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Quasi instant voice translation

voice translation

Translation in real time, in reality “near real time”, carried out by specialized software, is aprocess not yet operational, requiring simultaneously control in three main steps to be performed for each group of spoken words in a few tenths of a second and with a high quality.

  1. voice recognition and discourse analysis,

  2. translation (with use of a translation memory and rules)

  3. rendering in speech synthesis, possibly based on processes and techniques of automatic text generation (some metaphors or comparisons or expressions having a clear meaning in a language, but no possible literal translation into other languages).

In real-time (or near real-time), the system must also provide an ideal state of the supposed (ie calculated) quality of translation. It is measured by the words error rate (WER, the unity of classical measure to measure the performance of a speech recognition system).

If in doubt, a word can be added as vocal overlay to indicate to the listener that several translations are possible. An audible or visual signal can give indication of a good translation probability.

The real-time translation has long been regarded as technically impossible, given the computer technology and software availability.


Accents, individual variations in pronunciation, dialects, idioms, nicknames, individual neologisms, ellipses, idioms, continuous speech in monotone or sung, stuttering, and other idiosyncrasies were previously considered insurmountable barriers to good quasi instant translation with a voice exchange, even using the best tools in computational linguistics and machine translation.

The process may be very consumer of computing power, requiring new data center to process and calculate the flow of voice data, and increased consumption of electrical energy and bandwidth.

Ongoing projects

In early 2009, a project was underway in Japan consisting in providing a mobile phone for an automatic multilingual translator. This project aims initially to display on the phone screen the translation of sentences and simple words spoken in Japanese or other languages in in seconds and autonomously, that is to say, without dependence on a server.

February 7, 2010, Google announced an almost instant voice translation application (speech-to-speech translation). According to a Times article, Google is preparing to integrate into a mobile phone voice recognition system coupled to an automatic translation. The system should only operate properly in a few years, nevertheless said Franz Och, head of translation at Google, who believes that the mobile phone should support the translation into “output” because it is a priori more likely to recognize and eventually “learn” the voice and language of its owner or frequent speaker (as long as it is not strongly cold, drunk, injured or blurred by ambient noise). Google benefits from the experience of its online translators (which in early 2010 resulted in writing – more or less – 52 languages). Google could also record and define the voice of laptop users when they make use of voice queries on its search engine. This would facilitate the understanding of the speaker’s voice by the translation system. It would even be theoretically possible to imitate the tone of voice, or feelings it expresses (anger) when returning the translation by speech synthesis. Google is also well placed to use the huge database of web data and translated documents.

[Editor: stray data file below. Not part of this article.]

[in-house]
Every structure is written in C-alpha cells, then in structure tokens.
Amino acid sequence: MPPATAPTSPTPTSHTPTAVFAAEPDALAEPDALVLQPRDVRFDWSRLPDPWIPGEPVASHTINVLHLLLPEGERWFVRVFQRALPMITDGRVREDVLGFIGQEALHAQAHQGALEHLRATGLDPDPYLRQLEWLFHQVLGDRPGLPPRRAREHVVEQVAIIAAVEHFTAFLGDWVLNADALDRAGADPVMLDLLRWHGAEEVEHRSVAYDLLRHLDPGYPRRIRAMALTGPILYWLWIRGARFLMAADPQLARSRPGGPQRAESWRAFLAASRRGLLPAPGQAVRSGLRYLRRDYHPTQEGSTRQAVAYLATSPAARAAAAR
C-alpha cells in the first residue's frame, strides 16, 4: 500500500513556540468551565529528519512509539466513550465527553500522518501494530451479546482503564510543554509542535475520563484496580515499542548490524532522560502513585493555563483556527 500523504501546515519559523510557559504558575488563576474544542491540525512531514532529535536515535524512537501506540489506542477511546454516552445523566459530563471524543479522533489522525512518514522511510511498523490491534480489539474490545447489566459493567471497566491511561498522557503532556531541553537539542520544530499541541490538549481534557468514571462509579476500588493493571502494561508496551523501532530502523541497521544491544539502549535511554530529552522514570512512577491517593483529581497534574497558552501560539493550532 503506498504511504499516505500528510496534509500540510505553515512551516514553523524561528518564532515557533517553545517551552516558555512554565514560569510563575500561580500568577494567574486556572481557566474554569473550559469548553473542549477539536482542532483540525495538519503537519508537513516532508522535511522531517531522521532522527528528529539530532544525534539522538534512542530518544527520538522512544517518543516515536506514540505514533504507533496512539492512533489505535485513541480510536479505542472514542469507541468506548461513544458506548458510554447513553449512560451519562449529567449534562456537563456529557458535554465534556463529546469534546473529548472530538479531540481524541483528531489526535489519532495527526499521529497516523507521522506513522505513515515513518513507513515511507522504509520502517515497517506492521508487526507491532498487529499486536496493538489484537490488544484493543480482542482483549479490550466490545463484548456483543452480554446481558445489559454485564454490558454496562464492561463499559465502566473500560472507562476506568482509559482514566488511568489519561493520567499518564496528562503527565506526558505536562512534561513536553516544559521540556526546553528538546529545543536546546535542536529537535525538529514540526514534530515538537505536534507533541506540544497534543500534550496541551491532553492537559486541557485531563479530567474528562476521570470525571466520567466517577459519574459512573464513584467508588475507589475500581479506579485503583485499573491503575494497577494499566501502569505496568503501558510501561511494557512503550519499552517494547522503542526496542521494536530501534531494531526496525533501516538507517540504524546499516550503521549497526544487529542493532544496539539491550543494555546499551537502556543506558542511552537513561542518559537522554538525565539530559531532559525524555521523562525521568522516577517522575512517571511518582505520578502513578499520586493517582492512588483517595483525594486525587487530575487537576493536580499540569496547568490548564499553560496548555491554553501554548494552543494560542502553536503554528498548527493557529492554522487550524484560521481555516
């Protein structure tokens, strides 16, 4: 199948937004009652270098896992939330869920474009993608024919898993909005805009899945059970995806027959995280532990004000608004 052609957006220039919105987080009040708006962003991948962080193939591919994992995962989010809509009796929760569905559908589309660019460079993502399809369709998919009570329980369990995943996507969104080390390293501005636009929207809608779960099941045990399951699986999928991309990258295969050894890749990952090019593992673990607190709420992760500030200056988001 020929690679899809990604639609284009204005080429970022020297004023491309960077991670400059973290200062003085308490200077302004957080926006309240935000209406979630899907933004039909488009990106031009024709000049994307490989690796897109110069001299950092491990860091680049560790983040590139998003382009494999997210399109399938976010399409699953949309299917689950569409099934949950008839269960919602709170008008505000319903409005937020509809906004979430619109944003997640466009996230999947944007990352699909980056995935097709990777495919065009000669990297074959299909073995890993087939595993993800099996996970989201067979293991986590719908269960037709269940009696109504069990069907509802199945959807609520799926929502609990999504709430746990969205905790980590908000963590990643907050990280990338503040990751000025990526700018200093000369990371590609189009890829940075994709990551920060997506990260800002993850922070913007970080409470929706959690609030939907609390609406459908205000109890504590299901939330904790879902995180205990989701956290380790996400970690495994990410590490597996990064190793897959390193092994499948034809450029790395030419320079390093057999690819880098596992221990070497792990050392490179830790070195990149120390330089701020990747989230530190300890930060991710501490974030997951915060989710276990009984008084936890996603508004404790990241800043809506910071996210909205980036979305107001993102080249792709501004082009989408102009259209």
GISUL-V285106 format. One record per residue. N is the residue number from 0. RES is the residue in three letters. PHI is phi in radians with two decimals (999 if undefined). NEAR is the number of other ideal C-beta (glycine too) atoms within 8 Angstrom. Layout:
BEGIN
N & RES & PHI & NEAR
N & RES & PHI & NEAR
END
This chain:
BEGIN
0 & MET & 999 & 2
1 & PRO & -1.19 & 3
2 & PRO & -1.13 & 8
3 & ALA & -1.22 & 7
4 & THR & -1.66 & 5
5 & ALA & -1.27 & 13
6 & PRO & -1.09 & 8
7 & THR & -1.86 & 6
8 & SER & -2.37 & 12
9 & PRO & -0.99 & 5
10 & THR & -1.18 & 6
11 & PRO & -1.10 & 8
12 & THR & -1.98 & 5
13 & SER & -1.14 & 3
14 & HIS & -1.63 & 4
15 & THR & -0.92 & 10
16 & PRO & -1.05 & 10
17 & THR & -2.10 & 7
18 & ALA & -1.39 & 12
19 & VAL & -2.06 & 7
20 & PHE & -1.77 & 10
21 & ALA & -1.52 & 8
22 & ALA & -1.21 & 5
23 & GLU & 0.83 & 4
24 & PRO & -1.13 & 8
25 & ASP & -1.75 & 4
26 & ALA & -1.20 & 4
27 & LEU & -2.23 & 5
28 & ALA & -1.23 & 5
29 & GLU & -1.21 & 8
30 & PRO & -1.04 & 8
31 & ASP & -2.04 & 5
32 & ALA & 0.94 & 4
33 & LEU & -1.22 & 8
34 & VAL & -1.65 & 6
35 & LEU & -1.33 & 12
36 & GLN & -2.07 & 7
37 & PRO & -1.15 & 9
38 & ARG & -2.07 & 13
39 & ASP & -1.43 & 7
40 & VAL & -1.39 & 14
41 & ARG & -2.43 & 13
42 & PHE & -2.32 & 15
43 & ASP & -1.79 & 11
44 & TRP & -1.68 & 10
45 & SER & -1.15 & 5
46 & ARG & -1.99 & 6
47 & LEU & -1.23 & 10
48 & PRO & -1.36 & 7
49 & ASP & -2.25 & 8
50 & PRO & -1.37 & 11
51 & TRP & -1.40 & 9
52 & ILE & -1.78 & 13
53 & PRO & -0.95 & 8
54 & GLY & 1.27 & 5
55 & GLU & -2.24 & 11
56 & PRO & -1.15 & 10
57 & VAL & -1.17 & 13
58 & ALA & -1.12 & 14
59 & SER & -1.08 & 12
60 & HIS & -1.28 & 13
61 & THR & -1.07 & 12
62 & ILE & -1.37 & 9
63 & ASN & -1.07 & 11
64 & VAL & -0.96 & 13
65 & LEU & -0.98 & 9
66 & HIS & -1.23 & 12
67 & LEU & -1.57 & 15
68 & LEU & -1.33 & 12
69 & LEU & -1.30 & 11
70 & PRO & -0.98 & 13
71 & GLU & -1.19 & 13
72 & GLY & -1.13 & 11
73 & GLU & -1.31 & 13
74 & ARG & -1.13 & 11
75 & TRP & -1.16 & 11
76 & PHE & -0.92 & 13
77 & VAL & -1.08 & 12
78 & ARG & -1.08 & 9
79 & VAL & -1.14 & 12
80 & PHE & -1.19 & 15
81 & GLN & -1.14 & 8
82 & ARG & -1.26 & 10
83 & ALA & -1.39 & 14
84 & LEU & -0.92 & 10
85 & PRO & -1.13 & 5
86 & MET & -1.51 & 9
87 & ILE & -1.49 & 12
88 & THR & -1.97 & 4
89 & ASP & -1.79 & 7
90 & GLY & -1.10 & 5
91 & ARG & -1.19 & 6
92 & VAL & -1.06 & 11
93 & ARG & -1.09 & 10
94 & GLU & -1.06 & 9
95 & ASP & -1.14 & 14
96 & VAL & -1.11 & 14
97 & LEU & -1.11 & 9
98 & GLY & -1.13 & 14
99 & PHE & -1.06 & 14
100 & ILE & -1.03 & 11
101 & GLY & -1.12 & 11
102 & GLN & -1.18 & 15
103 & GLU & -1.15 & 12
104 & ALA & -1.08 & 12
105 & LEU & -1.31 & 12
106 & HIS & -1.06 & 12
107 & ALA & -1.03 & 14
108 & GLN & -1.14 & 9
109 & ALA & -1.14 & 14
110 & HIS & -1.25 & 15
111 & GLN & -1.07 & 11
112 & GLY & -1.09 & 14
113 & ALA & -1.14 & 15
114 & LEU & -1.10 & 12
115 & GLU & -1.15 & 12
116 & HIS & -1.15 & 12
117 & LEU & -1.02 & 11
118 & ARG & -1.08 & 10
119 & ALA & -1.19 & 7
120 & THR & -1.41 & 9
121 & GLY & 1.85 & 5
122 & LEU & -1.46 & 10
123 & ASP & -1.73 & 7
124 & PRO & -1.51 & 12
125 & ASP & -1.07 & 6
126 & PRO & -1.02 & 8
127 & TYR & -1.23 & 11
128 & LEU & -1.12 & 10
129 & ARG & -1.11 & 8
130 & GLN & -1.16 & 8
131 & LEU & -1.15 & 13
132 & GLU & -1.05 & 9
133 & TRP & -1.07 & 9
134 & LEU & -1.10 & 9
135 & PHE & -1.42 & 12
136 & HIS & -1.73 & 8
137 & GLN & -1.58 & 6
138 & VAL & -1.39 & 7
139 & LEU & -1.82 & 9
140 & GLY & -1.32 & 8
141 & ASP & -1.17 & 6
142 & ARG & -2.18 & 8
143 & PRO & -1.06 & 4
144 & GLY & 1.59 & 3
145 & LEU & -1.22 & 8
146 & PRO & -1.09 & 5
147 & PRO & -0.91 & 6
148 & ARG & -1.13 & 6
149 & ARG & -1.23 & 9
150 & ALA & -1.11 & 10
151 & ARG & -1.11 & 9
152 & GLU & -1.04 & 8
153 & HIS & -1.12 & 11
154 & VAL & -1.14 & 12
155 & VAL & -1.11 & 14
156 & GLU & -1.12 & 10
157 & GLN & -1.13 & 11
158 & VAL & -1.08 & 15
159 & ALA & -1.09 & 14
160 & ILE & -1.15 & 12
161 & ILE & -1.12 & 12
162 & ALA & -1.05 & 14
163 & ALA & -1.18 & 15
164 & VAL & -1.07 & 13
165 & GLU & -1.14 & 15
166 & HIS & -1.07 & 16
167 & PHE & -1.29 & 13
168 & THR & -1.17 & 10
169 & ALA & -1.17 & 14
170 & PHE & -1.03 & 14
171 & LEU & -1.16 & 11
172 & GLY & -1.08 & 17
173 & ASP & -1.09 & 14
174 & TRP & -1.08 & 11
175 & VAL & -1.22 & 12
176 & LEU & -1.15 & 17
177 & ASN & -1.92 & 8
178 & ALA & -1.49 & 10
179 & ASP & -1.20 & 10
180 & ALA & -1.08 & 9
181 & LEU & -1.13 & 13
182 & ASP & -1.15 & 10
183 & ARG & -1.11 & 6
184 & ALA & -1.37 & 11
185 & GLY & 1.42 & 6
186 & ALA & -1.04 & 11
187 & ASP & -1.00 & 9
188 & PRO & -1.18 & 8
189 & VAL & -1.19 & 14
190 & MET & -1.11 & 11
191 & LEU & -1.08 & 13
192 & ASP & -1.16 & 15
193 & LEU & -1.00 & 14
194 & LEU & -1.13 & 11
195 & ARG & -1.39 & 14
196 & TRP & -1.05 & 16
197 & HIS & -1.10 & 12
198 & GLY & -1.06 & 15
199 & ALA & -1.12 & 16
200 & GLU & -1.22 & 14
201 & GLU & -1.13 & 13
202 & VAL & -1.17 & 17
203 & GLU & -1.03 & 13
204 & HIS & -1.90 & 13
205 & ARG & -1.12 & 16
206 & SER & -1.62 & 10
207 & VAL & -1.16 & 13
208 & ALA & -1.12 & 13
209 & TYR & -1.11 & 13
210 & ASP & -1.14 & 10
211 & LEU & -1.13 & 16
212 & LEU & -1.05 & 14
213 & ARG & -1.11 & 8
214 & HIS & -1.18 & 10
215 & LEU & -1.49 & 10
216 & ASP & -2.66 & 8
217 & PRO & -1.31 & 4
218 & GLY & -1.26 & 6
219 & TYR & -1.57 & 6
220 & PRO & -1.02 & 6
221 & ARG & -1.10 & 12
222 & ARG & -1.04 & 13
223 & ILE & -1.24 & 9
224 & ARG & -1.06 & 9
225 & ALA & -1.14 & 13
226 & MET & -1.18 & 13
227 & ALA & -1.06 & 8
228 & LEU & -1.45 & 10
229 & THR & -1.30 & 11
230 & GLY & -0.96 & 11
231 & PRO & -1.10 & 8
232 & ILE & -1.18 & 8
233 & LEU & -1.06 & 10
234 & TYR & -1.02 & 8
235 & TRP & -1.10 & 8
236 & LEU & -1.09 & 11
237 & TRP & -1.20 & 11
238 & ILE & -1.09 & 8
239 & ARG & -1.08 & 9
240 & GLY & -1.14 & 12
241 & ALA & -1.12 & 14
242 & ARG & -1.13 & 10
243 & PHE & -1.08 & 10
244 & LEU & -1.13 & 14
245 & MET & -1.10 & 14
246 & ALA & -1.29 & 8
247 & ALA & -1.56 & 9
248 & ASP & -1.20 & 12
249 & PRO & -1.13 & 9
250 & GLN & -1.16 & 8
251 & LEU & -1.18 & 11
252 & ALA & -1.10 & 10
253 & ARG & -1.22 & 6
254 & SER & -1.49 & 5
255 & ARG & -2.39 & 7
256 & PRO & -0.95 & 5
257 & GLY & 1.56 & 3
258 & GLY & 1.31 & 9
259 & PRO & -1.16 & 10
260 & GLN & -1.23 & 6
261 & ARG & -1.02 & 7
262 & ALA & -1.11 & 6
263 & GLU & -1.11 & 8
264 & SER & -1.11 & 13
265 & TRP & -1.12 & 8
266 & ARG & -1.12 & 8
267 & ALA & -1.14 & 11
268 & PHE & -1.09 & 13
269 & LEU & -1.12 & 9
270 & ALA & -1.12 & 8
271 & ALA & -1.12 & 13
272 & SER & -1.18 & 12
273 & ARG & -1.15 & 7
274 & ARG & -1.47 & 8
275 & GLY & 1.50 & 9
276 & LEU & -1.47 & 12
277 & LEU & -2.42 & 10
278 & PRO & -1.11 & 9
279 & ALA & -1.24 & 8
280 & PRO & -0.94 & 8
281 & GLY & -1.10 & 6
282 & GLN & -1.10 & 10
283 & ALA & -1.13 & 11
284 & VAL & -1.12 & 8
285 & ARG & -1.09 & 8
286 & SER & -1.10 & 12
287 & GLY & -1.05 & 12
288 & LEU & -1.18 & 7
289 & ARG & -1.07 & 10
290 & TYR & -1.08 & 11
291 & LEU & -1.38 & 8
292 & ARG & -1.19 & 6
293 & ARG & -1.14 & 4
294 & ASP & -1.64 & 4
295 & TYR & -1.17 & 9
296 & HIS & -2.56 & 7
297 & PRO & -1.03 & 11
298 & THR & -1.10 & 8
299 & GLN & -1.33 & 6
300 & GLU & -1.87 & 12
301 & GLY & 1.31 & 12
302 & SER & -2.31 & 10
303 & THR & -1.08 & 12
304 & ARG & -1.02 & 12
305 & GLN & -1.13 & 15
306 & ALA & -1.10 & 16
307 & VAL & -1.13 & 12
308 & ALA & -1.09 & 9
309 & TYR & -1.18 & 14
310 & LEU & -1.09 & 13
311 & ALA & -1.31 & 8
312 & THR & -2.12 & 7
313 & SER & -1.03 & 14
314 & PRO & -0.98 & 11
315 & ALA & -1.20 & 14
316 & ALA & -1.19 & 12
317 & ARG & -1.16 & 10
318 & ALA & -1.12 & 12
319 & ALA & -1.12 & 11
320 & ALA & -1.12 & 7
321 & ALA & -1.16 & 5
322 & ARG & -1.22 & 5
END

• The perfect universal translator will reveal still long time, but various direct or derived uses of voice translators seem plausible for the years and decades to come, especially with collaborative improvement techniques that could facilitate insertion into office suites.
  • Live subtitling (for the deaf and hard of hearing on television or film, or in special glasses for example).
  • Subtitling translated from the soundtrack of a video recording or a dictaphone recording.
  • In a same room, or during a guided tour, different listeners via a headset or headphones could listen in their own language the same speaker or commentator
  • Assistance to speech (via a mobile phone or a direct translator for people with speech disabilities)
  • Possible malicious use; Ultimately, there is a risk such as timbre, tone and voice of a person can be well reconstructed enough to simulate his voice, possibly misused.
  • Such a translator, depending on what you will do, could both curb and facilitate language learning, and possibly encourage the persistence of rare and ancient indigenous languages (if they can be taken into account by the translator, some of these languages have been relatively well studied by ethnologists and linguists). First, the positive effects could be better diction and better constructed sentences from the users who want their translation software make the fewest mistakes.
  • It is possible to imagine being able to hear in his tongue and near-live text written in a dead language (Latin and Greek in particular), if it can be “read” by a handwriting recognition software

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